Sunday, 2 May 2010

We Have Always Lived in the Castle

Shirley Jackson, author of We Have Always Lived in the Castle, also wrote the book on which my favourite spooky film is based, that being the 1963 version of The Haunting of Hill House. I first saw that movie when I was about thirteen, and the scene where Claire Bloom and Julie Harris are in the bedroom while 'something' crashes past the door, trying the handle on its way, terrified me for years, while the film's closing line, "Here at Hill House, we all walk alone", chilled me to the marrow. The recent re-issue by Penguin Modern Classics of We Have Always Lived in the Castle, Jackson's last book, seems to have reawakened interest in the writer, and always one for an intriguing title, I greedily grabbed at a copy.

It's a book about which I could write either very little - simply, it's the story of two sisters and their Uncle, sequestered in the family house after the elder girl is acquitted of the poisoning of the rest of the family - or vast essays. I know very little about Jackson herself, but of the two stories of hers with which I am now familiar, it seems that she was deeply affected by the idea that people apart from the world can retreat into a house from which they do not, or cannot, escape. The house is simultaneously, in Jackson's books, refuge and prison. In both Hill House and ...Castle, the female protagonists, highly sensitive young women, become almost the blood, or internal organs, of the buildings they inhabit, and the house is a living entity into which the women are assimilated. There is a real fear evident in Jackson's work of the outside world, a need to be barricaded inside something solid, to cocoon oneself and to keep everyone and everything else out. We Have Always Lived in the Castle is an agoraphobic book, less supernatural than Hill House, but with essentially the same outcome.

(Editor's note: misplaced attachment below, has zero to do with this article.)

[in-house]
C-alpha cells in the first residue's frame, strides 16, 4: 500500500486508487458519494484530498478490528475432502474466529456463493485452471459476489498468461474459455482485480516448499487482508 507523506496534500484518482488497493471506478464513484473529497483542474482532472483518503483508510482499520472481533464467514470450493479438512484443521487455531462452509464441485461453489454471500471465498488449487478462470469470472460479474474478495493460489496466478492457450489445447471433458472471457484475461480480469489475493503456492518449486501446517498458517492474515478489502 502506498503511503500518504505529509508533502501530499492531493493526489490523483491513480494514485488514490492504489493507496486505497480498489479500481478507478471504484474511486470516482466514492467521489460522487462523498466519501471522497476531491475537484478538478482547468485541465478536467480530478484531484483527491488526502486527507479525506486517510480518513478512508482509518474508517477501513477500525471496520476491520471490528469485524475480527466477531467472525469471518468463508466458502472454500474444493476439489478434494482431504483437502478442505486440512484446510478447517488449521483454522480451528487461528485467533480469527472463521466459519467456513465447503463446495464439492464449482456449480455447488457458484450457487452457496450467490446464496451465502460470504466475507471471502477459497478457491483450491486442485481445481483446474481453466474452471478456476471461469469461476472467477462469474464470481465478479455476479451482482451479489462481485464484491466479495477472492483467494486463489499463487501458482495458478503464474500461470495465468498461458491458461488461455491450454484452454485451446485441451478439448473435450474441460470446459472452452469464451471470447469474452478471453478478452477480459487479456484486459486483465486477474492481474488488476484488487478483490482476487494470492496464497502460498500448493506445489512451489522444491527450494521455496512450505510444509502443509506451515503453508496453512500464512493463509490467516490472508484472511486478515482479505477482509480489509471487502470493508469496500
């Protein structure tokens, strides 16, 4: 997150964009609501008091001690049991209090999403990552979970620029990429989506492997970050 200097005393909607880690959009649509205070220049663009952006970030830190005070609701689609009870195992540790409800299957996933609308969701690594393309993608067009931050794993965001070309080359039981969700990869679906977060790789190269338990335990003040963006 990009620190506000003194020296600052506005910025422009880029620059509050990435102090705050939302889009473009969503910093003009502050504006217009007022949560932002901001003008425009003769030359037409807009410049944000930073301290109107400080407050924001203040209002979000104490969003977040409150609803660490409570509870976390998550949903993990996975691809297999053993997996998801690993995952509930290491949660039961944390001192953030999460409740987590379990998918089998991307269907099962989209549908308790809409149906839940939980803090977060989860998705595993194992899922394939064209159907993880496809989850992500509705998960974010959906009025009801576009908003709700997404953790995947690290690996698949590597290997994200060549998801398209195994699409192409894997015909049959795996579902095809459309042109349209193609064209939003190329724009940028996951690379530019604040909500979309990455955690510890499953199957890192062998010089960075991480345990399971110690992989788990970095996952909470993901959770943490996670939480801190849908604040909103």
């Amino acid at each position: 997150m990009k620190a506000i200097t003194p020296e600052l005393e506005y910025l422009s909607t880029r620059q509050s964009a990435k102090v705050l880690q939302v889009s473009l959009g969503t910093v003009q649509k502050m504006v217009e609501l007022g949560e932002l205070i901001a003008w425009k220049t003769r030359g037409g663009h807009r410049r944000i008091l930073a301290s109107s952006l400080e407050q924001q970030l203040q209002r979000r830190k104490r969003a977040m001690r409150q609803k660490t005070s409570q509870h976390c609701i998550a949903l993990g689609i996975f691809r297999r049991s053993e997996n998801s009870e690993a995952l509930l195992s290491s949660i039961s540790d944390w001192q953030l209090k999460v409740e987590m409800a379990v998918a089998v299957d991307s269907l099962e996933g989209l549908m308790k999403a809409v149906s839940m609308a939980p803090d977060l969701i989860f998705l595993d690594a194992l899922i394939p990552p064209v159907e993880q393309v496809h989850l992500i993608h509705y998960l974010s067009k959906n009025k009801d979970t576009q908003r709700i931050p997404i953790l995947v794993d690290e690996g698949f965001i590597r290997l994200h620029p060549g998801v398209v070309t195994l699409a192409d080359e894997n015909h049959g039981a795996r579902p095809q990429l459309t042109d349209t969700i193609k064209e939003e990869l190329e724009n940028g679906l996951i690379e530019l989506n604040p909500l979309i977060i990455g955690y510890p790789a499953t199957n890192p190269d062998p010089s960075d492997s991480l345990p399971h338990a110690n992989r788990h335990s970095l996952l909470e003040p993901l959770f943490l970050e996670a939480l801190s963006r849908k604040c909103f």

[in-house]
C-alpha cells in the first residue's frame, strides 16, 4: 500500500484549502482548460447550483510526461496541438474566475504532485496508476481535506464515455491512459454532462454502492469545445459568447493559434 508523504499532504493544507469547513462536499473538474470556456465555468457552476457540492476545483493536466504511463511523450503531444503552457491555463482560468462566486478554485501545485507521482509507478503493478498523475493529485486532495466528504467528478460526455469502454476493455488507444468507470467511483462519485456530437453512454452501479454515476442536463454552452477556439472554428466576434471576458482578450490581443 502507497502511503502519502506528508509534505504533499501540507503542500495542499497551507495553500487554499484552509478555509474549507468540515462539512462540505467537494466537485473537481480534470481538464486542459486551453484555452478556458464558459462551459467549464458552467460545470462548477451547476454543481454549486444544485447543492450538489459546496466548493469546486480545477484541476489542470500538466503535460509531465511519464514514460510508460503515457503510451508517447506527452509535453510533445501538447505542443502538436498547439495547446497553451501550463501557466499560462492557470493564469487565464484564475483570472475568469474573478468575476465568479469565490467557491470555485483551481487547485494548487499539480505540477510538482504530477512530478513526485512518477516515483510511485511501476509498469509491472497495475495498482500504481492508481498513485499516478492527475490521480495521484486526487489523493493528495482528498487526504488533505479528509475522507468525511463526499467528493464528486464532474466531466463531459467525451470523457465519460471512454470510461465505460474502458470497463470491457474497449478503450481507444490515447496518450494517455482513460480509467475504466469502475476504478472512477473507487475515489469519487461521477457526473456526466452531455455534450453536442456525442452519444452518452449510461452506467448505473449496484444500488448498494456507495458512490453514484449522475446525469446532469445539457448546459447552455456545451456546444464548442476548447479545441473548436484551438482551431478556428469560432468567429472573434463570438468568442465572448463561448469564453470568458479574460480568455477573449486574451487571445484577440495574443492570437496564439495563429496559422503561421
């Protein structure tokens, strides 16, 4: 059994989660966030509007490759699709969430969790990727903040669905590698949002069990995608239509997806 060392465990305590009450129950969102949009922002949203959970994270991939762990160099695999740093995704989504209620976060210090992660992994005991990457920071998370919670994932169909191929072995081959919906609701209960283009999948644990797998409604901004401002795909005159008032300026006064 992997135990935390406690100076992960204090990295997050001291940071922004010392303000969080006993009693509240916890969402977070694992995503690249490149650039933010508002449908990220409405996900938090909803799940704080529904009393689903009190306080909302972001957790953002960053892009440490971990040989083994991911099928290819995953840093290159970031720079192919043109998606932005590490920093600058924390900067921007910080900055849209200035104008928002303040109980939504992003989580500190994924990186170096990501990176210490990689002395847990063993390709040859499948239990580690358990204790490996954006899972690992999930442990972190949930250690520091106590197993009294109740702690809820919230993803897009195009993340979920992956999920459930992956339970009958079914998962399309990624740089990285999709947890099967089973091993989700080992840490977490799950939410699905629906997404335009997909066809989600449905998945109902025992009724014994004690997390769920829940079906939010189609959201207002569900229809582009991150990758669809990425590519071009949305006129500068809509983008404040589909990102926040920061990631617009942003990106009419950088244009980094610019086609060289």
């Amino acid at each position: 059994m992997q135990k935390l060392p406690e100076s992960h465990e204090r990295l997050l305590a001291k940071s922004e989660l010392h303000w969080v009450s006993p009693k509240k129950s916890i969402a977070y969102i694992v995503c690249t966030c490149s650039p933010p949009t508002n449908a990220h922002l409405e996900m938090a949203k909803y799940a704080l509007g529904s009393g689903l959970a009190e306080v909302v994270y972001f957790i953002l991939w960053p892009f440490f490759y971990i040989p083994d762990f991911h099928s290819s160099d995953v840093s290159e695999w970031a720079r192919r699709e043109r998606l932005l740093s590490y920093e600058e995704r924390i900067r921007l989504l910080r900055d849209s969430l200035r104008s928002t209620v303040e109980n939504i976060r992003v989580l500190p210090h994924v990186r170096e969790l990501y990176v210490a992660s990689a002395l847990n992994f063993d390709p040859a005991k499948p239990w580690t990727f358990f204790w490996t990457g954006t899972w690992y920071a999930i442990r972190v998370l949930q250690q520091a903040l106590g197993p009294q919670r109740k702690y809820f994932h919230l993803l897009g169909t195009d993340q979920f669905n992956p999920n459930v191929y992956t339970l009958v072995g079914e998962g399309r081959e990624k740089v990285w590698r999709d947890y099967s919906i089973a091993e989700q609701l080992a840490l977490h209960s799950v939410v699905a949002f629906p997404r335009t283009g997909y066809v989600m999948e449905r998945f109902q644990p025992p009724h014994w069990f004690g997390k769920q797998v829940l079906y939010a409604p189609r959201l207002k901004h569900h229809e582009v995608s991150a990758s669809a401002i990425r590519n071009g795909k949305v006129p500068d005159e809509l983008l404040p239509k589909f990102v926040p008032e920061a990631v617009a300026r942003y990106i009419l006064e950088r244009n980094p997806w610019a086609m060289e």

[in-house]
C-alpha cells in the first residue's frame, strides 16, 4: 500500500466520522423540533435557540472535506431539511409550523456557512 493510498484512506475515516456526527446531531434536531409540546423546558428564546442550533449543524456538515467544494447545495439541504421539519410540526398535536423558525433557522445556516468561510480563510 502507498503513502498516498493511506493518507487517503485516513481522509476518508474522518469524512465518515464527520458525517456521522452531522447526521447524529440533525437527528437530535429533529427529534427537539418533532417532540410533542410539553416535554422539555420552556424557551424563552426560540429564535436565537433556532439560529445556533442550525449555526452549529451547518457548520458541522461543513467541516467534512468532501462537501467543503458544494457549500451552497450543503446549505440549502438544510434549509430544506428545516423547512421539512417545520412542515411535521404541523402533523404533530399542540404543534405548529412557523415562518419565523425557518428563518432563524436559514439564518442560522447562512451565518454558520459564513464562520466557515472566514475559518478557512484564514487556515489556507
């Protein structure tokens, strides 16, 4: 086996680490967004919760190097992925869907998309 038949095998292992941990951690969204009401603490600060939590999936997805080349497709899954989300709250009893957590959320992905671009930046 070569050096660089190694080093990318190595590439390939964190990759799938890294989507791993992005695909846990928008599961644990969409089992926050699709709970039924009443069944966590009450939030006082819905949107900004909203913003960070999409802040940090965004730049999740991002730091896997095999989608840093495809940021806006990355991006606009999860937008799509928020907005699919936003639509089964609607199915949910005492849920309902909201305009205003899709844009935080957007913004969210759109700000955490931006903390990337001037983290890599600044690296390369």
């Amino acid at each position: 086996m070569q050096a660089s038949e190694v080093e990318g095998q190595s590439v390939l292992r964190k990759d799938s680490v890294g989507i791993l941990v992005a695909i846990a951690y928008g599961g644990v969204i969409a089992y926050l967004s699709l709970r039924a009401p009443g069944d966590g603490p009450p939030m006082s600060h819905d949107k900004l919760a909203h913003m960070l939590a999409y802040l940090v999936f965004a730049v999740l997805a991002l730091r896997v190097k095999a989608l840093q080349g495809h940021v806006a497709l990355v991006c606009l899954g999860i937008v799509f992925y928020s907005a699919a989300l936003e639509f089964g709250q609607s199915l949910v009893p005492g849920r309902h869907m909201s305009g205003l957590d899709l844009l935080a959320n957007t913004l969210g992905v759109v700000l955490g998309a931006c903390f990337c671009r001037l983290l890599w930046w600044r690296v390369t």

Merricat is an alluring narrator. It becomes quickly evident that she is slightly mad, though in what way specifically, it is at first hard to say. There is a psychopathic edge to her thoughts, which, when combined with her evident childishness, is a tried-and-tested recipe for creepiness. The childish adult, or adult child, is a deeply unsettling stock character. Food, and mealtimes, are intrinsically important in the book, and are used to create an unhealthy mother-daughter relationship between the two sisters - Constance cooks for Merricat, they talk almost incessantly about food and what they will eat, they add jars of preserves to an already overflowing seems to be the medium through which love is shown, but it is also the method by which murder is committed. Food then, as much as the house itself, is a controlling factor in the lives of these disturbing and disturbed young women.

Jackson does not answer many of the questions she sets up. There is a reveal which has already been guessed by the reader, but we never find out why Constance shields Merricat as she does, or indeed why Merricat is the way she is. The ending is oddly fairytale-esque; the house, or castle, becomes wrapped in vines, the girls themselves on the way to being no more than local myth, stories with which to scare children.

There is so much that one could say about this book; its themes range widely from those mentioned to analogies of adolescence and the repressed female as witch. There is humour in here, as dark as it may be, and there is a softness too, in the simple routines of Constance and Merricat, in their interaction, in the descriptions of the estate, its plants and animals and Uncle Julian. It is a short novel, but one which is much bigger than its component parts. It has traces of The Little Stranger, and of Grey Gardens, as well as the tortured youth of Carson McCullers' protagonists. It is a book I will revisit, definitely, and I think has the potential to become something of a cult classic. "I was chilled", as Merricat would say, but I would have to add, "in an entirely good way."

1 comment:

Hayley said...

I loved this book, like you I think it punches well above it's weight - for such a short book there is such a lot to think about. I really enoyed your analysis.